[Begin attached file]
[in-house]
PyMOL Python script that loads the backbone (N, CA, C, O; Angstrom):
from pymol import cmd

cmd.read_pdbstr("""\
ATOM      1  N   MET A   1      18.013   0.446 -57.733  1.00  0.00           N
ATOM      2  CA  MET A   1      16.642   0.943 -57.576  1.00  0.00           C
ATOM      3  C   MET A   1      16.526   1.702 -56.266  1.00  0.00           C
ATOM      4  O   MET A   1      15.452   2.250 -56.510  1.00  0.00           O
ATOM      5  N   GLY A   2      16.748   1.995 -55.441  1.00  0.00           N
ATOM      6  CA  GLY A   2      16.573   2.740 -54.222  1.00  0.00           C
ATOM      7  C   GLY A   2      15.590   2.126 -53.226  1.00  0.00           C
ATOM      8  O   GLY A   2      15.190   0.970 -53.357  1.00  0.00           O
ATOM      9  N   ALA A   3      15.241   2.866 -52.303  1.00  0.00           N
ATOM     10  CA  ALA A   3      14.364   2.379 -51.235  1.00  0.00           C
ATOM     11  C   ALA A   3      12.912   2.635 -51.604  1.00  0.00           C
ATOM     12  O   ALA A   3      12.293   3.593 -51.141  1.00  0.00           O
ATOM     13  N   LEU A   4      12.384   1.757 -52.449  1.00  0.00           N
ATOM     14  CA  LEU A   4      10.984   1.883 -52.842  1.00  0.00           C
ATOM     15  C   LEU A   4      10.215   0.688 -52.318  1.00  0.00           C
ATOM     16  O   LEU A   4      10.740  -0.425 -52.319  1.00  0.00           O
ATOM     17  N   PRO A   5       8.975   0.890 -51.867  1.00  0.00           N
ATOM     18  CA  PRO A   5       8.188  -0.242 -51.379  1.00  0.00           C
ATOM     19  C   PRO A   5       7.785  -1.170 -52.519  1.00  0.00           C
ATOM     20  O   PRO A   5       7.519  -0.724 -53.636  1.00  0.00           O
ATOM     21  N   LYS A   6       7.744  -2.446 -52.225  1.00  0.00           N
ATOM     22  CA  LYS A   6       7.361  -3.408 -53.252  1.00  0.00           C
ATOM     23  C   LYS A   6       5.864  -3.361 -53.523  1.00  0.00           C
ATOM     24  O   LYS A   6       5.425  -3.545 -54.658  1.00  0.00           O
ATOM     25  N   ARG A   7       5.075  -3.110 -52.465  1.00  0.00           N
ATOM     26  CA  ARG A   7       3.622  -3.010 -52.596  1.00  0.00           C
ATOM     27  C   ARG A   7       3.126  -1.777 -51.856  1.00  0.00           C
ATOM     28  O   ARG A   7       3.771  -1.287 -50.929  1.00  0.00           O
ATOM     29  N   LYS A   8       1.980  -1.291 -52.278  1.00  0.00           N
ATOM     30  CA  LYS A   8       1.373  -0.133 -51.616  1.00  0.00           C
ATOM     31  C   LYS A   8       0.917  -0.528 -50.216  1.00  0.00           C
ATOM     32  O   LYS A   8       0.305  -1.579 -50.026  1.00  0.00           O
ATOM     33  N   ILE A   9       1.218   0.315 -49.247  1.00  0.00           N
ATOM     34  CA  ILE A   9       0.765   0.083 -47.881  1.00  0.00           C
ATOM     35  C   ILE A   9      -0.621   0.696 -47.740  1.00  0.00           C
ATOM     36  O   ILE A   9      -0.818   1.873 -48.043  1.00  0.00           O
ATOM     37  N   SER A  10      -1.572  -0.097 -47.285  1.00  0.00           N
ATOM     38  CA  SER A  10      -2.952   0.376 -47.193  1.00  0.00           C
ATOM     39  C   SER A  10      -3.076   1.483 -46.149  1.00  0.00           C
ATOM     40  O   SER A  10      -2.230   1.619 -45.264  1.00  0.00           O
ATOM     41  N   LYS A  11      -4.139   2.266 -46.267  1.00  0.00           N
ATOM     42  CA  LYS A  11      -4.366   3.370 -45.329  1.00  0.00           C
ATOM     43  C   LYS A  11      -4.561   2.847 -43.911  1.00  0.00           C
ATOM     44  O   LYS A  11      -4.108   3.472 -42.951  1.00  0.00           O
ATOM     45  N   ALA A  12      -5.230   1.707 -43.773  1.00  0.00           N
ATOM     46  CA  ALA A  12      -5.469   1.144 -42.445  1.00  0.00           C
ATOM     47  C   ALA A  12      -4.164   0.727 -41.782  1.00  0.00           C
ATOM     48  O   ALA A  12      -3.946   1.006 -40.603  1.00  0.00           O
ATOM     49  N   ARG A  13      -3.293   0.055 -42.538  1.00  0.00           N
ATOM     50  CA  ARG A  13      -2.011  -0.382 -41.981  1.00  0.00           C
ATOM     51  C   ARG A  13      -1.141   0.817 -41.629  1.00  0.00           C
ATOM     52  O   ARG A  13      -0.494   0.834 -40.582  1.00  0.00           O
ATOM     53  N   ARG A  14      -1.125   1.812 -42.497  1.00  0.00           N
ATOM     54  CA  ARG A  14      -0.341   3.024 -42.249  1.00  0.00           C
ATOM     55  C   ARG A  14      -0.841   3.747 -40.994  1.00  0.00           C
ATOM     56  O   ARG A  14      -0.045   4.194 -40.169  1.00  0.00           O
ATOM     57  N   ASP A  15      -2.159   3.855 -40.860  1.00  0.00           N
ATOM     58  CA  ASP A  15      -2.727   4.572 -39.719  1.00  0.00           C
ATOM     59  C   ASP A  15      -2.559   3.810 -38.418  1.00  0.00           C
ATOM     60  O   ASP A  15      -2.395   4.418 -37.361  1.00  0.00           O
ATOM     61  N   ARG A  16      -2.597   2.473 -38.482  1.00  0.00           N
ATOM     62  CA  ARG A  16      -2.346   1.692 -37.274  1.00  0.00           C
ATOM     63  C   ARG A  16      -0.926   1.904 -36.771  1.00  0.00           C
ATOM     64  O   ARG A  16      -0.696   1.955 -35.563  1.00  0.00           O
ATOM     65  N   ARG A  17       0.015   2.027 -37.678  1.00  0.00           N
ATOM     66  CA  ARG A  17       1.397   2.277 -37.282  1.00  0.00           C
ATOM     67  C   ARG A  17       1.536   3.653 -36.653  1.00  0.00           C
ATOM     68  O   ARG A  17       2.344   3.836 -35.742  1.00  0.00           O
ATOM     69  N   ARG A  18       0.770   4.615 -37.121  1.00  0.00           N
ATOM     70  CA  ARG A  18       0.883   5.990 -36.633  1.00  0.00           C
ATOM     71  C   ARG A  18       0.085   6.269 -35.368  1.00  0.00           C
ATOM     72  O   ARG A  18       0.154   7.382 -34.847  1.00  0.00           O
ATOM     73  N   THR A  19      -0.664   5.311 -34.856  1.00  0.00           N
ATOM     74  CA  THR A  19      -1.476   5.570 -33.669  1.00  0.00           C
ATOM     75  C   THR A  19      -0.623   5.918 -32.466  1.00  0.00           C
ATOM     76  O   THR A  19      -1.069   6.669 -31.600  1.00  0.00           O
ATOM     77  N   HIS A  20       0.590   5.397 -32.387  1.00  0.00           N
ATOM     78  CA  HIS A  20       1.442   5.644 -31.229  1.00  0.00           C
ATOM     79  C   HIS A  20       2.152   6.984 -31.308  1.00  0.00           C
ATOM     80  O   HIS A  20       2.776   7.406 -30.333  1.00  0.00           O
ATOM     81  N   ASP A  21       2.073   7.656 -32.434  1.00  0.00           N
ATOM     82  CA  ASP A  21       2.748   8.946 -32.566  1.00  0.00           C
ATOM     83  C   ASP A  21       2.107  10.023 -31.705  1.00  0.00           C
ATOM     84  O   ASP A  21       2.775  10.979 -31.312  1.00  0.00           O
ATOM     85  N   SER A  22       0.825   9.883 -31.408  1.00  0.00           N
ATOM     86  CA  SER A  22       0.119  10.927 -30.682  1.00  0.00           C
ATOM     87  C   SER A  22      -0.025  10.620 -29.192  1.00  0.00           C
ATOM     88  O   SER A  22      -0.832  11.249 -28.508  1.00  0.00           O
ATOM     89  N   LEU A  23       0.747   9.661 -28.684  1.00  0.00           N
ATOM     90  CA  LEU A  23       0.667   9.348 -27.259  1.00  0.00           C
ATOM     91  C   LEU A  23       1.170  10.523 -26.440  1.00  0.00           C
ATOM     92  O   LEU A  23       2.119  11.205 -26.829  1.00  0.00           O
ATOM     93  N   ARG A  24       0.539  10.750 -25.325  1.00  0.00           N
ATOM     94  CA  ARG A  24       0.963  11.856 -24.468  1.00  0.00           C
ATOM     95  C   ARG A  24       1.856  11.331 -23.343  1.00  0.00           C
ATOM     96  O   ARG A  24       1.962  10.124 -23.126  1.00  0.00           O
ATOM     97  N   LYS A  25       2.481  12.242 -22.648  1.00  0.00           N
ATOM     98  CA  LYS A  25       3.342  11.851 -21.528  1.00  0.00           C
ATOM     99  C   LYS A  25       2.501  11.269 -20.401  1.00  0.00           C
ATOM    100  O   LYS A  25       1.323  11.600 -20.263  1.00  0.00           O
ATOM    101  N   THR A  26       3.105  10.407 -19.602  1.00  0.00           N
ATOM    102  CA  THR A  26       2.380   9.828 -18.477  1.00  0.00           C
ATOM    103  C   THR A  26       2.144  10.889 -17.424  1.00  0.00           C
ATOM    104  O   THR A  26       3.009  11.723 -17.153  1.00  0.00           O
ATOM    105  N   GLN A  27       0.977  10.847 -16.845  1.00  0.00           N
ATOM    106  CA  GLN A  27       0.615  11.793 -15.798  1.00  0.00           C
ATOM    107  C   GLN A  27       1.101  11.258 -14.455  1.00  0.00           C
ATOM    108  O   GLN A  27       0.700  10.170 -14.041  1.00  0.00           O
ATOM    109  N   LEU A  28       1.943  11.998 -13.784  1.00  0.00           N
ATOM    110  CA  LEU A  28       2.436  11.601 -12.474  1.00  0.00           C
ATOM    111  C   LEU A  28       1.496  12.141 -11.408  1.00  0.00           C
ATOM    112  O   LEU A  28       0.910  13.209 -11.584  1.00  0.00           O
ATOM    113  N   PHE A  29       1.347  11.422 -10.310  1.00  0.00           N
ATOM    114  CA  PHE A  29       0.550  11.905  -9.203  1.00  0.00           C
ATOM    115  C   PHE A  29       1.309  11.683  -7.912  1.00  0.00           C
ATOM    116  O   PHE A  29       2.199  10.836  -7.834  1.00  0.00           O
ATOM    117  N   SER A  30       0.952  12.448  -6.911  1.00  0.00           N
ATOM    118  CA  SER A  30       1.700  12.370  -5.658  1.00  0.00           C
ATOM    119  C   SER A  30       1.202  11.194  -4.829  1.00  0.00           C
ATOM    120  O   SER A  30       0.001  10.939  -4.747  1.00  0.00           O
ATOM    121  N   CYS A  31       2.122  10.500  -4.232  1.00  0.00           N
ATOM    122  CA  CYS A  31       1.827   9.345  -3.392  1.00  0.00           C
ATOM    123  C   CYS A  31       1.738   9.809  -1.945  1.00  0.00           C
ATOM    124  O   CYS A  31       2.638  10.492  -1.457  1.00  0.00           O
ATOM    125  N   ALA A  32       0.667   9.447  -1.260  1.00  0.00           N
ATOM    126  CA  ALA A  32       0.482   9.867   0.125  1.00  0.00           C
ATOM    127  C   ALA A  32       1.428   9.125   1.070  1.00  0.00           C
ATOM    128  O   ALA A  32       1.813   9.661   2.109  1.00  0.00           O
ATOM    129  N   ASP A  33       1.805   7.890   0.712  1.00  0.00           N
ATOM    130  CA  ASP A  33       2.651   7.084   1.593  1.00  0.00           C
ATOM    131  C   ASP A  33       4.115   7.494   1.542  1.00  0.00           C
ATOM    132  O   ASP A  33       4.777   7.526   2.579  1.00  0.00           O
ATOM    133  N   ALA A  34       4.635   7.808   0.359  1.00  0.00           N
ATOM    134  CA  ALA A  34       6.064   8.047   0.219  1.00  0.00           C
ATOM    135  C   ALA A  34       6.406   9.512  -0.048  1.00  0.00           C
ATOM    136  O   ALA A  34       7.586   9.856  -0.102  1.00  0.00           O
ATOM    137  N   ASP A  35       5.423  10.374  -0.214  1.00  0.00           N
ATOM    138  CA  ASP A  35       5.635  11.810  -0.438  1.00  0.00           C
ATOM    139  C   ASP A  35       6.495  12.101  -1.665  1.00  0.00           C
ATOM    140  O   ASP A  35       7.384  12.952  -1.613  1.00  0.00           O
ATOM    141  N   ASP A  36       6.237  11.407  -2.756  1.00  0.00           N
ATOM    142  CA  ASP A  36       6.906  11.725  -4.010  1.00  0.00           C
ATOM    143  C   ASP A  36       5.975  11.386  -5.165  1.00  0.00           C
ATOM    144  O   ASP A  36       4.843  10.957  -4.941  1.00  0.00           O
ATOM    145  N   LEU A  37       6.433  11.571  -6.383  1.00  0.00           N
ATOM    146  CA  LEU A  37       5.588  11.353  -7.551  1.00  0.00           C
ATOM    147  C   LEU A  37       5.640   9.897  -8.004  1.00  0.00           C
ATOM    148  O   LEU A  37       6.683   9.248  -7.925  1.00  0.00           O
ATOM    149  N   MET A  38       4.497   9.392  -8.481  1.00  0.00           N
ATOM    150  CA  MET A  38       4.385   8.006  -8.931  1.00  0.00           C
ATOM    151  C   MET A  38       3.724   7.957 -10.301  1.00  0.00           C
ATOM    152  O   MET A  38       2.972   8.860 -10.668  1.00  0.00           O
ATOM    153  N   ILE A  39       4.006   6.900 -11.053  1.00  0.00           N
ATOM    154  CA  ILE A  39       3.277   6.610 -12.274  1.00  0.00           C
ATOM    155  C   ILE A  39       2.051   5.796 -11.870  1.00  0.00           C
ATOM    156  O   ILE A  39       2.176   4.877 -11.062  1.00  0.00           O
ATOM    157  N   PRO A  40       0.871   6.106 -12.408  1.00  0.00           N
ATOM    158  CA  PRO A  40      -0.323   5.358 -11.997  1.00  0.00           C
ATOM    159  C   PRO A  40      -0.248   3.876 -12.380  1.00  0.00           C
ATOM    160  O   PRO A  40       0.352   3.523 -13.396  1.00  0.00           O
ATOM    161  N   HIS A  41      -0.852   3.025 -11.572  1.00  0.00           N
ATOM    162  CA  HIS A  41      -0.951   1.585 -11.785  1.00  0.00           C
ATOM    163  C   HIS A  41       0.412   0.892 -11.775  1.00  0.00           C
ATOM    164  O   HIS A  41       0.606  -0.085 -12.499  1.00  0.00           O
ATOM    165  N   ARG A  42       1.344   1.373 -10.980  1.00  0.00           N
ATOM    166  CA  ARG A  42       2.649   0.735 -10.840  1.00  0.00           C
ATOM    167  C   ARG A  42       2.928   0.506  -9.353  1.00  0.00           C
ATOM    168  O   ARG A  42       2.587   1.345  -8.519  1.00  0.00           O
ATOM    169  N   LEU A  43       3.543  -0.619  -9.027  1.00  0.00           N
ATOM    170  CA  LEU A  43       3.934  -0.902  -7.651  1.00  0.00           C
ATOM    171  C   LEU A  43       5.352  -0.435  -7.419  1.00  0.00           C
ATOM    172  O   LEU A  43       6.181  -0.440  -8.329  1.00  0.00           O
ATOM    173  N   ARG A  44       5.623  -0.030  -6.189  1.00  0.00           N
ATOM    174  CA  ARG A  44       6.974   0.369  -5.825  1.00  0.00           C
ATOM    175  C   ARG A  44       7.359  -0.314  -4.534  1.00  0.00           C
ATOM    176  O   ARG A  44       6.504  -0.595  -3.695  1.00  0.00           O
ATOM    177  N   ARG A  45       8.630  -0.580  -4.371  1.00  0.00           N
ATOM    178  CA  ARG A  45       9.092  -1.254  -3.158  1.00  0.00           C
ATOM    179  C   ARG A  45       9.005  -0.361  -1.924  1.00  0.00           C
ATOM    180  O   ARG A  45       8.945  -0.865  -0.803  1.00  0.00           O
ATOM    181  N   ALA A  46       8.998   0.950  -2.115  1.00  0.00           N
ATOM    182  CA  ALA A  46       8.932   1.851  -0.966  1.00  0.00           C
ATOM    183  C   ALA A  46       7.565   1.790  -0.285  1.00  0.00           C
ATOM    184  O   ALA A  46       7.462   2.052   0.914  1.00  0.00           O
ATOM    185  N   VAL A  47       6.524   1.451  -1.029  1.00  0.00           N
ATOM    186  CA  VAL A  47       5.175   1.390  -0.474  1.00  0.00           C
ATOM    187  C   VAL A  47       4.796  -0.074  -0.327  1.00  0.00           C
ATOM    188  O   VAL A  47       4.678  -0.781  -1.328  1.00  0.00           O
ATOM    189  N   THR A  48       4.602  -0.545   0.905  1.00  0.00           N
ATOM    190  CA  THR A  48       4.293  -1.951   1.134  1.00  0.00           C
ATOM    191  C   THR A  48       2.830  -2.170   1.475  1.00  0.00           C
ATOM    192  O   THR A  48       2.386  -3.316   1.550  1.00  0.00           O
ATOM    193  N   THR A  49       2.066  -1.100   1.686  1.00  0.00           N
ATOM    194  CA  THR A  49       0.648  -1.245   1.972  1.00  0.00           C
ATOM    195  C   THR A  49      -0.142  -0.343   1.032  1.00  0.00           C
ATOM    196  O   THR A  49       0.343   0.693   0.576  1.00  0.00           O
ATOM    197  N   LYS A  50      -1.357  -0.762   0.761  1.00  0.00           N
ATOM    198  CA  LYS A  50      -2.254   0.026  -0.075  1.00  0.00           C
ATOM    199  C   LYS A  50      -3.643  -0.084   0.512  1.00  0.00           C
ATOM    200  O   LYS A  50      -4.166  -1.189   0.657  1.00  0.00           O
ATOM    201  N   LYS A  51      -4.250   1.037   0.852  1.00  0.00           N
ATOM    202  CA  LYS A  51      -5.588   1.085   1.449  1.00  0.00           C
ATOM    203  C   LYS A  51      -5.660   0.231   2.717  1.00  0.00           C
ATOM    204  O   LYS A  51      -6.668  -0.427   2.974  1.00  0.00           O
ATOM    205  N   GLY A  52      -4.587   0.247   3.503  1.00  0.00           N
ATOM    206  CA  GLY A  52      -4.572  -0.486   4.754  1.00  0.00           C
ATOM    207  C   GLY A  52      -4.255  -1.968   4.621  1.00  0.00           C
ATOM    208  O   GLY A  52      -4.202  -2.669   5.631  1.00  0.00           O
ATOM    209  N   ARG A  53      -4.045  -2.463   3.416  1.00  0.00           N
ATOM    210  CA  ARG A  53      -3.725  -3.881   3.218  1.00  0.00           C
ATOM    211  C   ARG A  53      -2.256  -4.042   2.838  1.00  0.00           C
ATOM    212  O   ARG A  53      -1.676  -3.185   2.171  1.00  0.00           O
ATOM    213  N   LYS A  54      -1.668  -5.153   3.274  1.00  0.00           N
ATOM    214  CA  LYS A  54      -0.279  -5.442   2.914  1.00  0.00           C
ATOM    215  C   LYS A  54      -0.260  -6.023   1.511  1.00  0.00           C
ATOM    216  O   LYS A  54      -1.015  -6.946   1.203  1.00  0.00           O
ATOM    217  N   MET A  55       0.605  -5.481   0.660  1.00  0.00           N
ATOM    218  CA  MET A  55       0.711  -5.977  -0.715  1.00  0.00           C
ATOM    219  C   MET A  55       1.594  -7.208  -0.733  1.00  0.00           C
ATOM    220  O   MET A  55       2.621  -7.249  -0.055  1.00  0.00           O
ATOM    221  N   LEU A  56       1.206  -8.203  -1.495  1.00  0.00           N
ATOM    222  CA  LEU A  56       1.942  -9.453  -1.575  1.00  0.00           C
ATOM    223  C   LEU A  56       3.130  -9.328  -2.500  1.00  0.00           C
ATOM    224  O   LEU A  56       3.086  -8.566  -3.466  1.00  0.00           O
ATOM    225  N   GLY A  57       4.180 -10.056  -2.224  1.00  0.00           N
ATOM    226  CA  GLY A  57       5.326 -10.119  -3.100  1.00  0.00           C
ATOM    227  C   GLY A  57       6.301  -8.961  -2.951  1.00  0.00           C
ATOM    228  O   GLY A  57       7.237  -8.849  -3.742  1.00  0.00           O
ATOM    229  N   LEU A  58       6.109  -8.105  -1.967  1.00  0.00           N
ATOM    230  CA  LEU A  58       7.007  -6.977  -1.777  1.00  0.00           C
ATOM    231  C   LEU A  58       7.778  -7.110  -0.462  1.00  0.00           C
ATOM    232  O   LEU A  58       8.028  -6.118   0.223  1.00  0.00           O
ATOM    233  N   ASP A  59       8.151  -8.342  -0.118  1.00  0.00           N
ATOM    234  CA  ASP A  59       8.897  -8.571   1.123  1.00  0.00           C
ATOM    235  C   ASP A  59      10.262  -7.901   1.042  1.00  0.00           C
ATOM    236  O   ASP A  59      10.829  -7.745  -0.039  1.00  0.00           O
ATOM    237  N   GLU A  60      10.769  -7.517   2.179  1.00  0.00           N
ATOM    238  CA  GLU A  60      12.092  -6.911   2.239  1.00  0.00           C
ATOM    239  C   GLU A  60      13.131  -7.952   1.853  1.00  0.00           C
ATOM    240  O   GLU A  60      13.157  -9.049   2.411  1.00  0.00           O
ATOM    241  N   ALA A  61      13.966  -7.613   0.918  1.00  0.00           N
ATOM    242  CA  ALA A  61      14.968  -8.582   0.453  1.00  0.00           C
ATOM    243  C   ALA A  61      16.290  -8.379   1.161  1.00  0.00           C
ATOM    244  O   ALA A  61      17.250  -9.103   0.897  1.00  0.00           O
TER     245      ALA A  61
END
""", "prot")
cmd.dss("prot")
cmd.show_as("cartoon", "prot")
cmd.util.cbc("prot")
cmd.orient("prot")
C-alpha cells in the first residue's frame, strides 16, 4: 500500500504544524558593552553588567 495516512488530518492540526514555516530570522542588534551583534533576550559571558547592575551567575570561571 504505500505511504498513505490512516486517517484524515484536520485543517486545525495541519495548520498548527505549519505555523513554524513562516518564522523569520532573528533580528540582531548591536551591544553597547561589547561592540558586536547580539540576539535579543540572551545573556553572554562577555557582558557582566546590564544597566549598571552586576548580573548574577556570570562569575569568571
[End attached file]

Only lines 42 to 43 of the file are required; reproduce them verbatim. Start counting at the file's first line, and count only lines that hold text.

ATOM     38  CA  SER A  10      -2.952   0.376 -47.193  1.00  0.00           C
ATOM     39  C   SER A  10      -3.076   1.483 -46.149  1.00  0.00           C